In the example above, EnqueueMessage/StuffIDontNeed and all child elements are skipped.

 my %class_list = (
    'EnqueueMessage' => 'Typelib::TEnqueueMessage',
    'EnqueueMessage/MMessage' => 'Typelib::TMessage',
    'EnqueueMessage/MMessage/MRecipientURI' => 'SOAP::WSDL::XSD::Builtin::anyURI',
    'EnqueueMessage/MMessage/MMessageContent' => 'SOAP::WSDL::XSD::Builtin::string',
    'EnqueueMessage/StuffIDontNeed' => '__SKIP__',
    'EnqueueMessage/StuffIDontNeed/Foo' => 'SOAP::WSDL::XSD::Builtin::string',
    'EnqueueMessage/StuffIDontNeed/Bar' => 'SOAP::WSDL::XSD::Builtin::string',
 );

Note that only SOAP::WSDL::Expat::MessageParser implements skipping elements at the time of writing.

Creating type lib classes

Every element must have a correspondent one in the type library.

Builtin types should be resolved as SOAP::WSDL::XSD::Builtin::* classes

Creating a type lib is easy: Just run SOAP::WSDL's generator - it will create both a typemap and the type lib classes for a WSDL file.

Sometimes it is nessecary to create type lib classes by hand - not all WSDL definitions are complete.

For writing your own lib classes, see SOAP::WSDL::XSD::Typelib::Element, SOAP::WSDL::XSD::Typelib::ComplexType and SOAP::WSDL::XSD::Typelib::SimpleType.

Parser implementations

  • SOAP::WSDL::Expat::MessageParser

    A XML::Parser::Expat based parser. This is the fastest parser for most SOAP messages and the default for SOAP::WSDL::Client.

  • SOAP::WSDL::Expat::MessageStreamParser

    A XML::Parser::ExpatNB based parser. Useful for parsing huge HTTP responses, as you don't need to keep everything in memory.

    See SOAP::WSDL::Expat::MessageStreamParser for details.

  • SOAP::WSDL::SAX::MessageHandler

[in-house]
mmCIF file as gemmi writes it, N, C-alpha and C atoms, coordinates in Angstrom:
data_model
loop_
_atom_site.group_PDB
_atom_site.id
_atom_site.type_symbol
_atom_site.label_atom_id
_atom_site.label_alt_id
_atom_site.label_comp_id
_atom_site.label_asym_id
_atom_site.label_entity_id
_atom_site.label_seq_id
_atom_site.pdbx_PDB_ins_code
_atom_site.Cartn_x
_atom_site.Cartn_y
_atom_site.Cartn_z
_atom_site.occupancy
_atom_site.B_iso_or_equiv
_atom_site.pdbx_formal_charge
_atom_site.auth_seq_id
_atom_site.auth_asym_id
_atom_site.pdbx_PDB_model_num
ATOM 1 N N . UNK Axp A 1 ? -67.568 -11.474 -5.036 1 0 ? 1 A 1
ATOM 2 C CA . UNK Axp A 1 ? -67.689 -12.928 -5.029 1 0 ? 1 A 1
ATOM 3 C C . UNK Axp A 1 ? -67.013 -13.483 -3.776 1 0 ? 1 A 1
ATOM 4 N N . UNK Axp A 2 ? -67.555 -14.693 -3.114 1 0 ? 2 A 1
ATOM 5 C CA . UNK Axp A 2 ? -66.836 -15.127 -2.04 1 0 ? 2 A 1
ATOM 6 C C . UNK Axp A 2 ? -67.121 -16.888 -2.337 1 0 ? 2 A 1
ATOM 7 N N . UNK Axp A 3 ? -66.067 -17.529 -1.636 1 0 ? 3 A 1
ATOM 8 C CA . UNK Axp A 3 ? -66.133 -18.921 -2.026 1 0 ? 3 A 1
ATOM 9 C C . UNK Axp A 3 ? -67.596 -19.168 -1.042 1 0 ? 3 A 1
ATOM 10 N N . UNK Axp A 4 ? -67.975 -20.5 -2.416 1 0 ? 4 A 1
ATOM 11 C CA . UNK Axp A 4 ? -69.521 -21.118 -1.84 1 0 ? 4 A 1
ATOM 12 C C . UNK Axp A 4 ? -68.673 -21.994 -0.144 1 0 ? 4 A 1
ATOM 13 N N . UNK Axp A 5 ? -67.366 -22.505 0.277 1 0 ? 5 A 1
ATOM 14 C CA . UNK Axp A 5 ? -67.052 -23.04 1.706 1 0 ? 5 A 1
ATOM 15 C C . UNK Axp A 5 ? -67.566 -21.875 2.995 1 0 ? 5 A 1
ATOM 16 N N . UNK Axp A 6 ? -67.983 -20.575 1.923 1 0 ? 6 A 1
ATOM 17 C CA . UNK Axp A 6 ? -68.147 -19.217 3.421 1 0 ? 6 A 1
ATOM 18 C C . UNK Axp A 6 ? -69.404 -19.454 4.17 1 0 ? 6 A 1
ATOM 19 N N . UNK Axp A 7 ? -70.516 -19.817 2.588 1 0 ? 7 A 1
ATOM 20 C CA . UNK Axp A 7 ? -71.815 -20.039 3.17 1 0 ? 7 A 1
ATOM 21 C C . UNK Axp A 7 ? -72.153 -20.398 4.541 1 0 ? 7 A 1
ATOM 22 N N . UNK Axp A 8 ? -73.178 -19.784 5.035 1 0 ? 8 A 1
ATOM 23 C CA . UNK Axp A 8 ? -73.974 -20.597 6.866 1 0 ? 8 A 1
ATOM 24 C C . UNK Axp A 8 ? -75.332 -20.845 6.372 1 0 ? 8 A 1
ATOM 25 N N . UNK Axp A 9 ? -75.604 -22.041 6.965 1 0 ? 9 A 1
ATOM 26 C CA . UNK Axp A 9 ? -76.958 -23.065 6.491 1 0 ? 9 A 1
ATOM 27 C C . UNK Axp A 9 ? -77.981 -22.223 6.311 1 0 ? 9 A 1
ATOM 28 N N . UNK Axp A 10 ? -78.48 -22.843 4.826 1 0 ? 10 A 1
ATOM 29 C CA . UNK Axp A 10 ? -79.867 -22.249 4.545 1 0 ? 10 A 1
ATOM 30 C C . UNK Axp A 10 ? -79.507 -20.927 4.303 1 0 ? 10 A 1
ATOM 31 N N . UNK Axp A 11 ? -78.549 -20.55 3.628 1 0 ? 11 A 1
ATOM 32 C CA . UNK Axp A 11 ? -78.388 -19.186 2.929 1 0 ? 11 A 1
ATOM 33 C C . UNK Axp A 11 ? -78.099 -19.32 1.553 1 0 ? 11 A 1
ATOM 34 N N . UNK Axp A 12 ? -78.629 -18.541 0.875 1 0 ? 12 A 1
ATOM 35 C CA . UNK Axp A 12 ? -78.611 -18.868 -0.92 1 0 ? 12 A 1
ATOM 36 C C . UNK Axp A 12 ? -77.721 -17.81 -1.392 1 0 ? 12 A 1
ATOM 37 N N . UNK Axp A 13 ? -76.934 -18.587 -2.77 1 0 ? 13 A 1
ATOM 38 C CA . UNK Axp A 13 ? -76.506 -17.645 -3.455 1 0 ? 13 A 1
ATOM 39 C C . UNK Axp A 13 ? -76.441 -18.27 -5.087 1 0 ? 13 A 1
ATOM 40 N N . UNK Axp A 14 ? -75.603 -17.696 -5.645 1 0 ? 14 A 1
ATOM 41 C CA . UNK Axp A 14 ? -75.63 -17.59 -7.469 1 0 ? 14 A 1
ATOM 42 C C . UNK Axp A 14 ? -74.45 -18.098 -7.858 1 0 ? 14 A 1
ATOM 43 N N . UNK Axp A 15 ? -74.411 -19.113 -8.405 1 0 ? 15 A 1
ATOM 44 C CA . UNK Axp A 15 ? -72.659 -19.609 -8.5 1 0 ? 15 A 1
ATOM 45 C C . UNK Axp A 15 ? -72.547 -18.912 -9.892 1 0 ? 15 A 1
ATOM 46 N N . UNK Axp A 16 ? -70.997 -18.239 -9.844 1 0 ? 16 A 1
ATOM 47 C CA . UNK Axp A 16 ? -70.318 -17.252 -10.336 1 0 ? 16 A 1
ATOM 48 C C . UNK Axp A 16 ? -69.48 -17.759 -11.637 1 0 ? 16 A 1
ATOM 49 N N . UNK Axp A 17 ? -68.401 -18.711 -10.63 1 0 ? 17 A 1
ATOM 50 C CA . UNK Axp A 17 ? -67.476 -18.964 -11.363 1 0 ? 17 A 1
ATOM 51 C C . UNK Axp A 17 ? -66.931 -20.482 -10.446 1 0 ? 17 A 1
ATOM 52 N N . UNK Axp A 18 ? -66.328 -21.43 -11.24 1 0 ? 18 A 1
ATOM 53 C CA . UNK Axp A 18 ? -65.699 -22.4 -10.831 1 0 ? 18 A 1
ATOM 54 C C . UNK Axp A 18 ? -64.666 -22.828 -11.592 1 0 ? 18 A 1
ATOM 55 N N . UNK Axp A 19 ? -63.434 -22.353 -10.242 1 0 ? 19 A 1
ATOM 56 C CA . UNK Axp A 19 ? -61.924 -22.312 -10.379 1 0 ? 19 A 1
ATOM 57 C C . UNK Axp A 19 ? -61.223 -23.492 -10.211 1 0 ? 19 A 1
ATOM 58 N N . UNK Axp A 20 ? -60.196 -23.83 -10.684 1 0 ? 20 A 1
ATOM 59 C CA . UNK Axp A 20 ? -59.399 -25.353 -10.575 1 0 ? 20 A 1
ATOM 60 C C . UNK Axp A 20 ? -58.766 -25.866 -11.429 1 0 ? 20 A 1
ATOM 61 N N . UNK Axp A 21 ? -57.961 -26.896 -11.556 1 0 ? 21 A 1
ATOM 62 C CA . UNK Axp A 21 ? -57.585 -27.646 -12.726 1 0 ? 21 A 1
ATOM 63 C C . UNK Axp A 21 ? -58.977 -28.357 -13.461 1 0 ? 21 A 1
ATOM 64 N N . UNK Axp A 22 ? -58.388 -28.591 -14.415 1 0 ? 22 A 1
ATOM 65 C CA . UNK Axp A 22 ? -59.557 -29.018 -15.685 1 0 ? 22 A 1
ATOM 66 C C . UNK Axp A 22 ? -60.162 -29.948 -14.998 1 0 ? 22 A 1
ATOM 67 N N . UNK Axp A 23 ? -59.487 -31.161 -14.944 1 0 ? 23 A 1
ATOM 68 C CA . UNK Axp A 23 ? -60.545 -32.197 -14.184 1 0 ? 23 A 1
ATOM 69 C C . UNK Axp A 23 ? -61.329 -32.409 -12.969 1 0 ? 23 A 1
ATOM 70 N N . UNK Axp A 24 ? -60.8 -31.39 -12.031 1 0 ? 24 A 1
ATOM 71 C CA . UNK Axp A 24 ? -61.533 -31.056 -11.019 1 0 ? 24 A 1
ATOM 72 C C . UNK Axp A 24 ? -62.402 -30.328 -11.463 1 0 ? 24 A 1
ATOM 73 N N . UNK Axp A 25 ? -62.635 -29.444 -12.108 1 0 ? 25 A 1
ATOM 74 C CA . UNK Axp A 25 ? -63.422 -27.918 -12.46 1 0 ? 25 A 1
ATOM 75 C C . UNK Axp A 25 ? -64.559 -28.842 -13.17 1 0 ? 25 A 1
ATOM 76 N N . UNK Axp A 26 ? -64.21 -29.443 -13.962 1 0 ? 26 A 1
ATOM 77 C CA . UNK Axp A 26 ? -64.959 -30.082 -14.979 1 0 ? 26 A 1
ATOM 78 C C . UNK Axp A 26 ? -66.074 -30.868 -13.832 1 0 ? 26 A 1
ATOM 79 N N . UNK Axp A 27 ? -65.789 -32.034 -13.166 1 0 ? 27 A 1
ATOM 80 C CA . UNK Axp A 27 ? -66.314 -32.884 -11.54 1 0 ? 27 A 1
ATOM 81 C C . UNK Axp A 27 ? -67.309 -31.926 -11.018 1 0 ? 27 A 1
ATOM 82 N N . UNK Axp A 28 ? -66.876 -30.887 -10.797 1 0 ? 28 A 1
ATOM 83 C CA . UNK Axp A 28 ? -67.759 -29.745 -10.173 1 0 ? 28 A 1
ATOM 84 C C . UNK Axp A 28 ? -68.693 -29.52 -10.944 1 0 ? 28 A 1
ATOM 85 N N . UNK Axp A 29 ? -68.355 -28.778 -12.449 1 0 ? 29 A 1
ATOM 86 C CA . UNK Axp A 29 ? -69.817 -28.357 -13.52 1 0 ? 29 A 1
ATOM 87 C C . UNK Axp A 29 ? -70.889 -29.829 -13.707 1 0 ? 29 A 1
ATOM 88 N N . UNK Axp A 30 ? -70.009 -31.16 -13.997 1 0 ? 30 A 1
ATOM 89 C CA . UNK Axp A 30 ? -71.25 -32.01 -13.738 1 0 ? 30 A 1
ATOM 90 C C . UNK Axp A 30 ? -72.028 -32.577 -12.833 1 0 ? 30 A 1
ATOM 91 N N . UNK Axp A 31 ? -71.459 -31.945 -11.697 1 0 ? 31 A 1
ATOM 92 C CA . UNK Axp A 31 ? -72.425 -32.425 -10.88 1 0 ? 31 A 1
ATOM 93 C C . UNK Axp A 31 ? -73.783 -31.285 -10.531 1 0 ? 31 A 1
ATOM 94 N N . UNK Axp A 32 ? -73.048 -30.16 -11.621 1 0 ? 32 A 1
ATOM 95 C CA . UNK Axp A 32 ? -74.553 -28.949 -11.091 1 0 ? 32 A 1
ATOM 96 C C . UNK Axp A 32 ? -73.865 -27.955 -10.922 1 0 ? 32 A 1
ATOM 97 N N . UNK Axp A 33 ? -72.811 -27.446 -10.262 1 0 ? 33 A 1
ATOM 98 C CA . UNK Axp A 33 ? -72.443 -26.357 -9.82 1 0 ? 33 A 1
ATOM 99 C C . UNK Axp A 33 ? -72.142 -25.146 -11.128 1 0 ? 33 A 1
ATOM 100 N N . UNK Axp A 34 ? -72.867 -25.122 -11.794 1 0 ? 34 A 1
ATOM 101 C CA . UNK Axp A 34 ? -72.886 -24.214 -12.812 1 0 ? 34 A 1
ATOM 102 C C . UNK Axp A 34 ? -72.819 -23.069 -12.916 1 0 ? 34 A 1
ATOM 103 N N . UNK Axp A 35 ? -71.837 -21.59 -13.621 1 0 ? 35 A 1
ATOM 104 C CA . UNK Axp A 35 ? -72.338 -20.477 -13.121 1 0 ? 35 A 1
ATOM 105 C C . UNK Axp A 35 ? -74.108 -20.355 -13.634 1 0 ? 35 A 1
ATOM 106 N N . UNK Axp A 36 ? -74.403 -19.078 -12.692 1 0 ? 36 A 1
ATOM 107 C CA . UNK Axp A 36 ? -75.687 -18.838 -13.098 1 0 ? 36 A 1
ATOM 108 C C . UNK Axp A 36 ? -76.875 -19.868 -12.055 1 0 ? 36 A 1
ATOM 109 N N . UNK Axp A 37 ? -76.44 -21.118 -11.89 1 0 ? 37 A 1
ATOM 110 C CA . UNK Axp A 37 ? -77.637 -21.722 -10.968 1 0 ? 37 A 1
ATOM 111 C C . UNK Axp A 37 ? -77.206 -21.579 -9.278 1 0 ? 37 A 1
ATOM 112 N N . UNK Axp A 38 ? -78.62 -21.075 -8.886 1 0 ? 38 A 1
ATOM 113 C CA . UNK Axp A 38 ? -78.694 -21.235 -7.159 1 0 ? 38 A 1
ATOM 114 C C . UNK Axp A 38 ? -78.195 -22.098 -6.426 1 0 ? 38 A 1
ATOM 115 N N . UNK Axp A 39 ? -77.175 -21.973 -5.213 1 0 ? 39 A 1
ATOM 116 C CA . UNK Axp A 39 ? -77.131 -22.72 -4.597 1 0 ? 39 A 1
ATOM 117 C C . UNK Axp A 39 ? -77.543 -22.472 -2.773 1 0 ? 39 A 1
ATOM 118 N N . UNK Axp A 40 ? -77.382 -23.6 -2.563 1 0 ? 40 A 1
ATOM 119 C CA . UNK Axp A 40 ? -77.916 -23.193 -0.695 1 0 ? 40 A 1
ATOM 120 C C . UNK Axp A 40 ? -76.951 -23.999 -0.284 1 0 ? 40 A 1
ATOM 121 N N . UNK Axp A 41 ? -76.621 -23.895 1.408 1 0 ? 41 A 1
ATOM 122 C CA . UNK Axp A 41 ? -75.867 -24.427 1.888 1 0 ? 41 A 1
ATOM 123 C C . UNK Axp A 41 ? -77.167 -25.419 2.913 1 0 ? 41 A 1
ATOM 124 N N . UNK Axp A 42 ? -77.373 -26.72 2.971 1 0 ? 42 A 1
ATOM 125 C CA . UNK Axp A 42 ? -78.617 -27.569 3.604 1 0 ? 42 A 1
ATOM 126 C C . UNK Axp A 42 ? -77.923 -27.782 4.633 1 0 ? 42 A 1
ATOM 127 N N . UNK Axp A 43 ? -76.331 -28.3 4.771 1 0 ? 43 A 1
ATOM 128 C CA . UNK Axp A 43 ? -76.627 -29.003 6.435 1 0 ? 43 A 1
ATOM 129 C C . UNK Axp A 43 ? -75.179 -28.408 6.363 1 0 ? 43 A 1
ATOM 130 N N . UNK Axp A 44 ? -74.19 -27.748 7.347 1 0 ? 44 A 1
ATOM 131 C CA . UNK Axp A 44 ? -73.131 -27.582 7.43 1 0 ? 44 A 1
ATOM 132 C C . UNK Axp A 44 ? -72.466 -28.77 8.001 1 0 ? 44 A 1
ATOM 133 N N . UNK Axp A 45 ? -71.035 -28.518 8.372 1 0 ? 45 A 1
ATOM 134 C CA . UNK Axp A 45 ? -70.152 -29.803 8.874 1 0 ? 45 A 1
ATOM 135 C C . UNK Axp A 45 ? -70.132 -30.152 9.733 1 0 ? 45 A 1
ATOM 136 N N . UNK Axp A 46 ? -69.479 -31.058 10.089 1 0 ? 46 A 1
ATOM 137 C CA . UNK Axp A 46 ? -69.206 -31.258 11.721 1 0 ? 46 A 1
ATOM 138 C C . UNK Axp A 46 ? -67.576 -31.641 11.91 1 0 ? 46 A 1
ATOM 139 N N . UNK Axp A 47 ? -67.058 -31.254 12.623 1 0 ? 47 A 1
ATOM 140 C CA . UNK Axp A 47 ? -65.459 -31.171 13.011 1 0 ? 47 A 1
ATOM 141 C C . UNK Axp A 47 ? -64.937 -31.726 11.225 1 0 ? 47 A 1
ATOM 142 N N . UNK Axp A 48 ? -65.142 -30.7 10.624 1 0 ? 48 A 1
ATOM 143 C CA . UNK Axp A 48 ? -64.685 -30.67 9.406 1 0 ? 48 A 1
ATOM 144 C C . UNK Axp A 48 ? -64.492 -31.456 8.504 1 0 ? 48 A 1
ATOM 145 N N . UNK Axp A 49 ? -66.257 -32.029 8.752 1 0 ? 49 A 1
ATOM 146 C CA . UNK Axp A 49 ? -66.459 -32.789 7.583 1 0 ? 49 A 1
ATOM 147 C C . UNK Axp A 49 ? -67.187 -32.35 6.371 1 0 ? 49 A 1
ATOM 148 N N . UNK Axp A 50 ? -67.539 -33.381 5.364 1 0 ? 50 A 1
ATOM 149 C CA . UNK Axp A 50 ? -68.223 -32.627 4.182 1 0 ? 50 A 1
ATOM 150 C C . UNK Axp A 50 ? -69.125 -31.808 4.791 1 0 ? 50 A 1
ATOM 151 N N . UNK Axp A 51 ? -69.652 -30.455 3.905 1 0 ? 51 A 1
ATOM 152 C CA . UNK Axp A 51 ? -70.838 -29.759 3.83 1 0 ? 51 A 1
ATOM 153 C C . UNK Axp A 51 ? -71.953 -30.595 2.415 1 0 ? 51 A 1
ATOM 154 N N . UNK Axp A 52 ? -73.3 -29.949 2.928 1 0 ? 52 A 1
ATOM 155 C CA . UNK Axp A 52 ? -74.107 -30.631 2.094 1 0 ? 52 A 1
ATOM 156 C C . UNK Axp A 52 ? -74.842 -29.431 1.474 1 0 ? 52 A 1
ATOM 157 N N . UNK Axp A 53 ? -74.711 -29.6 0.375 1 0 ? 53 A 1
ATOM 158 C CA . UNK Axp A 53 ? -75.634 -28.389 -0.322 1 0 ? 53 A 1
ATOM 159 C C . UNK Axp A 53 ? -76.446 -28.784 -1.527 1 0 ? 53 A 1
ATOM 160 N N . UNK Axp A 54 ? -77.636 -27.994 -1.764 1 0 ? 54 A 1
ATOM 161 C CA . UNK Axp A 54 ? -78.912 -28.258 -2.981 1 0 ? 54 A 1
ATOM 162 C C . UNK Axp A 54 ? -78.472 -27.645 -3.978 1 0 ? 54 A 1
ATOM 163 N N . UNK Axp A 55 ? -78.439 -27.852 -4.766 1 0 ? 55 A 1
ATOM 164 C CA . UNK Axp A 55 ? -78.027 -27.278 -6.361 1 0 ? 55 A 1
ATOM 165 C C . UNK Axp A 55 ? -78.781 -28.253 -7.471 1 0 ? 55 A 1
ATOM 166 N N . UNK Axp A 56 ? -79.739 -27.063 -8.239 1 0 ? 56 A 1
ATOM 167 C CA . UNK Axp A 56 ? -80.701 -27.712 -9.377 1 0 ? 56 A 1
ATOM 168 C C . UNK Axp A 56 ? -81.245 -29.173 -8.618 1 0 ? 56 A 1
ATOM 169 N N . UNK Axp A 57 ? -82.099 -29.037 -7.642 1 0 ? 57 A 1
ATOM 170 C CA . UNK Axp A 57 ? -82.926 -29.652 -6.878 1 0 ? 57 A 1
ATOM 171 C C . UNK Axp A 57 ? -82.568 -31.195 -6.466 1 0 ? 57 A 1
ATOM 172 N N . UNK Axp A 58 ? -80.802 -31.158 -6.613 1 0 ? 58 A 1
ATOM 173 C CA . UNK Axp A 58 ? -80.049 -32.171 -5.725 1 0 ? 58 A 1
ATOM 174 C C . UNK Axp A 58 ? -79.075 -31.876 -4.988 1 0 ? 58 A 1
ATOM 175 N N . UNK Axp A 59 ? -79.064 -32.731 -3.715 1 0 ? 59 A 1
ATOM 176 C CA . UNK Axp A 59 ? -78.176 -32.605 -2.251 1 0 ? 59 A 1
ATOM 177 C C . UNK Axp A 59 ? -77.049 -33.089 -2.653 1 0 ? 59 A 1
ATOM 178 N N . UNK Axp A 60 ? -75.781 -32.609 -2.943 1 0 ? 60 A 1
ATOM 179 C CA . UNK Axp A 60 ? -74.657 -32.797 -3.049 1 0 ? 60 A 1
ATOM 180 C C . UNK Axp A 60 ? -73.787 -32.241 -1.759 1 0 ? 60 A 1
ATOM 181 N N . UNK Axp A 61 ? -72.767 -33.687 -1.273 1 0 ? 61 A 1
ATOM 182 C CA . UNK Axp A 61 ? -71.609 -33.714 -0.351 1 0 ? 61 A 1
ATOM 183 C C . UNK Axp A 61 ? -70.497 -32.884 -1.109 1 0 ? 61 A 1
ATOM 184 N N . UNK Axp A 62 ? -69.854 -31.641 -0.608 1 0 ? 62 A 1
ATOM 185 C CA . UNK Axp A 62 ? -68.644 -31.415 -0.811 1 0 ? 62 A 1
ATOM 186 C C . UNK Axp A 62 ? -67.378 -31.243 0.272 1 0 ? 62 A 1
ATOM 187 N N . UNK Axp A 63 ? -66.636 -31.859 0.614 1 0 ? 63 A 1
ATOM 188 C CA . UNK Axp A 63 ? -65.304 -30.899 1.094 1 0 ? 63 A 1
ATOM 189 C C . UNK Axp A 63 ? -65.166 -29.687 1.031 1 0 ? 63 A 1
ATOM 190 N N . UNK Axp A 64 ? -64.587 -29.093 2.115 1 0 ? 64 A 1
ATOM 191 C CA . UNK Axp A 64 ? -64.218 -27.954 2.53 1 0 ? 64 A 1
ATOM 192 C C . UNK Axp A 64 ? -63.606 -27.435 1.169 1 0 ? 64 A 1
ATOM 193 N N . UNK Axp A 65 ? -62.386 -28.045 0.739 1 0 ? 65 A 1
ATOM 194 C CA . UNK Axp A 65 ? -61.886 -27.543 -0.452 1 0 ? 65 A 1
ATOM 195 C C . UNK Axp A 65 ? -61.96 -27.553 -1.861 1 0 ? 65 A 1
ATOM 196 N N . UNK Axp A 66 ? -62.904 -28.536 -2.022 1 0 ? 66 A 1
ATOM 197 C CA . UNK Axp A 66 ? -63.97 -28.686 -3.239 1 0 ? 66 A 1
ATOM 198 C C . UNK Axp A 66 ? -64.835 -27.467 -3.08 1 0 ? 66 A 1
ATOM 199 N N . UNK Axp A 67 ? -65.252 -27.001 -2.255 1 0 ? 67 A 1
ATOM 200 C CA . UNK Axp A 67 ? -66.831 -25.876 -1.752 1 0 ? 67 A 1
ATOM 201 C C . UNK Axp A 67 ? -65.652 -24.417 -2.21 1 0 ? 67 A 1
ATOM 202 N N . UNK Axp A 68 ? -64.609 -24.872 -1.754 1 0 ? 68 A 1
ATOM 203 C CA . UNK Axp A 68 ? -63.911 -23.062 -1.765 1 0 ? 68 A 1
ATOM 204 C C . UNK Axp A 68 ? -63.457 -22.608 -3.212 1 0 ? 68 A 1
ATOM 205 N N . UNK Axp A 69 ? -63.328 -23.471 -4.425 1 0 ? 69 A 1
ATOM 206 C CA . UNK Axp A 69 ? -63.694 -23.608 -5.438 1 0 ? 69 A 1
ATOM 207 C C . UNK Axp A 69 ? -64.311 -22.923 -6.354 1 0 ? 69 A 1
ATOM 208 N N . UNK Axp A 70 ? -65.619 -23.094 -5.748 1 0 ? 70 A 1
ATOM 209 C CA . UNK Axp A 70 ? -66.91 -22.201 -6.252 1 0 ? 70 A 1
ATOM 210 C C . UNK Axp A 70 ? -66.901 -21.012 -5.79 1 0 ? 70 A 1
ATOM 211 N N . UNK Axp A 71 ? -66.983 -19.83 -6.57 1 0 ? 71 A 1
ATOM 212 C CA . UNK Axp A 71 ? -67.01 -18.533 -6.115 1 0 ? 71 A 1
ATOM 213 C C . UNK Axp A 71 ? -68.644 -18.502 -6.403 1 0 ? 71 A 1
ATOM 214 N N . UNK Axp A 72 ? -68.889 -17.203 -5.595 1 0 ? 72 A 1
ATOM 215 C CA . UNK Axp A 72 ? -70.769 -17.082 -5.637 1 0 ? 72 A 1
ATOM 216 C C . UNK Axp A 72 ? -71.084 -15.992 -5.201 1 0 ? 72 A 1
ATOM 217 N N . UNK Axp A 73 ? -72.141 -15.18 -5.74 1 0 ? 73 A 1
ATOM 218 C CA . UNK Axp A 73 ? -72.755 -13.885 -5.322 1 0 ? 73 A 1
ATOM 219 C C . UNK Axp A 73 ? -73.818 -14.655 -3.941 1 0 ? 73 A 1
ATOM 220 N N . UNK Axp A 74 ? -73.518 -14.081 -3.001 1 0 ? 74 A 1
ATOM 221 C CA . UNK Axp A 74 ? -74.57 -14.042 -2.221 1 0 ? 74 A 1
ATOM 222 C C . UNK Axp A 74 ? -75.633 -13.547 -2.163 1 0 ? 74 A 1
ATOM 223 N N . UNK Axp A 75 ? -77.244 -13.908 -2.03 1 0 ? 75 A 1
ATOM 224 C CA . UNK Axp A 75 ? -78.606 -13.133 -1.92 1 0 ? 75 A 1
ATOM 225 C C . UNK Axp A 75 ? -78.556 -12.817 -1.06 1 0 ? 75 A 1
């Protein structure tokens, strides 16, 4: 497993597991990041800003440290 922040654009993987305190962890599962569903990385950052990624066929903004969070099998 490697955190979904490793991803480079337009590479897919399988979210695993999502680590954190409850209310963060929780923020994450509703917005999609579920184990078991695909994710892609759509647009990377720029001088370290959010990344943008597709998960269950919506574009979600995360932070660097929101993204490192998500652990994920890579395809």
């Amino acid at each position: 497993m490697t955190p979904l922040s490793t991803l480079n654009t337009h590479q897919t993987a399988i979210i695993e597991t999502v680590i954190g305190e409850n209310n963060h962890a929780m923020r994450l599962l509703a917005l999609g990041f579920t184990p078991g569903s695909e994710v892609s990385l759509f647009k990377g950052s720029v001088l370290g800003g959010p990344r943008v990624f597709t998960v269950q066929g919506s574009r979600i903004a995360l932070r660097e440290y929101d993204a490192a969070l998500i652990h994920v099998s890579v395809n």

This is a SAX handler for parsing WSDL files into object trees SOAP::WSDL works with.

    It's built as a native handler for XML::LibXML, but will also work with XML::SAX::ParserFactory.

    Can be used for parsing both streams (chunks) and documents.

    See SOAP::WSDL::SAX::MessageHandler for details.

Performance

SOAP::WSDL::Expat::MessageParser is the fastest way of parsing SOAP messages into object trees and only slightly slower than converting them into hash data structures:

 Parsing a SOAP message with a length of 5962 bytes:
 SOAP::WSDL::Expat::MessageParser:
    3 wallclock secs ( 3.28 usr +  0.05 sys =  3.33 CPU) @ 60.08/s (n=200)
  
 SOAP::WSDL::SAX::MessageHandler (with raw XML::LibXML):   
   5 wallclock secs ( 4.95 usr +  0.00 sys =  4.95 CPU) @ 40.38/s (n=200)
 
 XML::Simple (XML::Parser):
   3 wallclock secs ( 2.36 usr +  0.03 sys =  2.39 CPU) @ 83.65/s (n=200)
 
 XML::Simple (XML::SAX::Expat):
   7 wallclock secs ( 6.50 usr +  0.03 sys =  6.53 CPU) @ 30.62/s (n=200)

As the benchmark shows, all SOAP::WSDL parser variants are faster than XML::Simple with XML::SAX::Expat, and SOAP::WSDL::Expat::MessageParser almost reaches the performance of XML::Simple with XML::Parser as backend.

Parsing SOAP responses in chunks does not increase speed - at least not up to a response size of around 500k:

 Benchmark: timing 5 iterations of SOAP::WSDL::SAX::MessageHandler, 
   SOAP::WSDL::Expat::MessageParser, SOAP::WSDL::Expat::MessageStreamParser...
 
 SOAP::WSDL::Expat::MessageStreamParser: 
 13 wallclock secs ( 7.39 usr +  0.09 sys =  7.48 CPU) @  0.67/s (n=5)

 SOAP::WSDL::Expat::MessageParser: 
 10 wallclock secs ( 5.81 usr +  0.06 sys =  5.88 CPU) @  0.85/s (n=5)
 
 SOAP::WSDL::SAX::MessageHandler: 
 14 wallclock secs ( 8.78 usr +  0.03 sys =  8.81 CPU) @  0.57/s (n=5)
 
 Response size: 344330 bytes